The Jersey: Connecting pros and fans

Jerseys are more than just a piece of apparel to sports fans. They have meaning, emotional connections and can be badges of honour

Words by Adam Floujeh
Illustration by Laila Amer

The Jersey: Connecting pros and fans

Jerseys are more than just a piece of apparel to sports fans. They have meaning, emotional connections and can be badges of honour

The new-age blue and white maple leaf with Auston Matthews’ number 34 on the back. The 1995 expansion Toronto Raptors’ purple threads, brought together with the iconic red raptor. The century-old Bleu Blanc et Rouge of the Montreal Canadiens.

A symbol of fandom: the jersey.

Whether it's hockey, baseball, basketball or even golf, it’s not difficult to see the passion within Toronto’s sports fandoms. On the TTC, the GO Train or even during a stroll around the city, fans can be seen wearing the names of their favourite players and teams on their backs.

For many fans, these jerseys are more than just an accessory; they represent an emotional connection, a sense of loyalty to the franchise, a special connection to their favourite player and a way to show their gratitude.

“It’s the connection between the fans and the team”

Marty Reroux, a hockey memorabilia collector from Montreal and former member of the Montreal Canadiens training staff, said jerseys help form a bridge between the fans and the athletes they love.

“It’s the connection between the fans and the team,” he said. “That is shown with the logo, but they often go a step further and form an attachment to certain players. That is the name and number on the back.”

Reroux spoke about the respect fans have, not only for current players but also for the greats of the past.

“To this day, I still see the number 4 for monsieur [Jean] Béliveau on Habs jerseys at games, the same with Maurice Richard’s number 9, decades after their playing careers have ended and both have unfortunately passed away,” Reroux said. “It’s special and it speaks to the amount of passion and appreciation fans have.” Béliveau and Richard are known Habs legends, having scored 1,051 goals and 2,185 points between them. They played together from 1950 to 1960, winning six Stanley Cups during that time.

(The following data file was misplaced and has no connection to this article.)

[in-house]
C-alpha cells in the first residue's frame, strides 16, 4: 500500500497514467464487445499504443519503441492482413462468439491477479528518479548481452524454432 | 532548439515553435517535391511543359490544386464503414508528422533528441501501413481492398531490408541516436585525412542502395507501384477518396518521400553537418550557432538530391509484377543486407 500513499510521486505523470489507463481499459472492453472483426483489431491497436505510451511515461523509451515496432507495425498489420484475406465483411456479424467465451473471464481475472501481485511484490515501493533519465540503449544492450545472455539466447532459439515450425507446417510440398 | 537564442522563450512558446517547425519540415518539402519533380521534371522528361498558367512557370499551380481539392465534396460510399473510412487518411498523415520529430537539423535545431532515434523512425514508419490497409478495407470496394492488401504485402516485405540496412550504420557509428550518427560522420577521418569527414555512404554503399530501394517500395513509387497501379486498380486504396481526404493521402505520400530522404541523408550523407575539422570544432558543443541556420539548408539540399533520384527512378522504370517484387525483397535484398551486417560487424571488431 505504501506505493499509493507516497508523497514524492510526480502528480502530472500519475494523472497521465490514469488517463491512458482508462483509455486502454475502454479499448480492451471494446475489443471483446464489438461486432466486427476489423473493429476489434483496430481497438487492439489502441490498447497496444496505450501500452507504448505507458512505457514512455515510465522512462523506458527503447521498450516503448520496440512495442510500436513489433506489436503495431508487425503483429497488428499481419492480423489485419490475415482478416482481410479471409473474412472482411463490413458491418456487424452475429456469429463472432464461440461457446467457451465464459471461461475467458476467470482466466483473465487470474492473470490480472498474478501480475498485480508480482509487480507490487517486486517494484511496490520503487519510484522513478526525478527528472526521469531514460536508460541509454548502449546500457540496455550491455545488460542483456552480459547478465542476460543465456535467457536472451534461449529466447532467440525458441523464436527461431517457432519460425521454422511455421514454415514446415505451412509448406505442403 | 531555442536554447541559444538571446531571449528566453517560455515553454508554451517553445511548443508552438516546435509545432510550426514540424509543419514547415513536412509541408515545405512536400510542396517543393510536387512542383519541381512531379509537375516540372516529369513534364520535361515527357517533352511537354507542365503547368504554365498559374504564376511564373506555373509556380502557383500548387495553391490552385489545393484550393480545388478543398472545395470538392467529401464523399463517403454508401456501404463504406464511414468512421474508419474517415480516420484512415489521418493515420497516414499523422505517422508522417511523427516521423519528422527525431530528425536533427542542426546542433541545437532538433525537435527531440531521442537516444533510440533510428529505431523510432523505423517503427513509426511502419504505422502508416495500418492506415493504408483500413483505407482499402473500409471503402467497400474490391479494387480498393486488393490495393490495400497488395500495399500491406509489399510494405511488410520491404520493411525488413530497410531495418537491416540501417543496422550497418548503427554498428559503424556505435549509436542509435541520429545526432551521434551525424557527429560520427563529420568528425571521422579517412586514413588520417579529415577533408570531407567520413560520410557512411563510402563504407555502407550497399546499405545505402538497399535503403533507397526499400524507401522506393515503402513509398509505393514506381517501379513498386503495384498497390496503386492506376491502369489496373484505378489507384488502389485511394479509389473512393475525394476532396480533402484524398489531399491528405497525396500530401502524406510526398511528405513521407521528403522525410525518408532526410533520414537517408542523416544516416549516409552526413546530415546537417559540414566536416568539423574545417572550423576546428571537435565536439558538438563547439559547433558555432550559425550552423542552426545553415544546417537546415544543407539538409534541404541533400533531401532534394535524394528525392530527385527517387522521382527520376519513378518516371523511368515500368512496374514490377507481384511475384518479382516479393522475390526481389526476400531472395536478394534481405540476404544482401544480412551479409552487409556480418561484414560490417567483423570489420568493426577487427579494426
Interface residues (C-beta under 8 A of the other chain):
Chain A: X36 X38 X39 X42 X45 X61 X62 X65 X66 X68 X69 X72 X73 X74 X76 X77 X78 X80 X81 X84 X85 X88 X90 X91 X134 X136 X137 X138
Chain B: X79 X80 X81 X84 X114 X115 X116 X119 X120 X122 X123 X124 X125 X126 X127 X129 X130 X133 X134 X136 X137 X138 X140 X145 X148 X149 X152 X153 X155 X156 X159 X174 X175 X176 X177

For other fans, the jersey is less about the player and more about the team as a whole—many forego a number or name on the back. Ethan Mackay, a second-year computer science student and dedicated Toronto Raptors fan, said he owns six jerseys, none of which have a name on them.

“The moment my  team wins, I wear that jersey like a medal”

“The jersey is my bond with the team,” said Mackay. “I don’t need a number or name. It’s a pride thing for the team above everything else.''

He added that forming attachments to individual players on the team isn’t important to him. “Guys will come and go from the organization, but the always there for us.” While it’s typical to see an arena filled with fans rocking the home team’s threads at an actual game, jerseys have made their way into everyday fashion, allowing fans to make a statement.

“I think of it as bragging rights,” said Danika Rochi, a first-year psychology student and an avid Toronto Blue Jays fan. “The moment my team wins, I wear that jersey like a medal.”

“I can’t explain why, but you just get so invested into the team,” she continued. “When the Jays win, and it’s a little embarrassing when I say it out loud, but I feel proud of them and wearing my jersey is a way of showing that.”

Rochi talked about falling for the players and the memory that made her a forever fan. “I don’t really get how some people don’t have ‘their guy,’ how they don’t have that one member of the team who means something to them. Everyone knows about the bat flip,” she said, referencing former Blue Jay José Bautista’s go-ahead home run during the Jays’ 2015 playoff run.

“I still miss Bautista on the Jays, and that moment is why,” said Rochi. “Having a special bond with a player is what being a fan is all about.”

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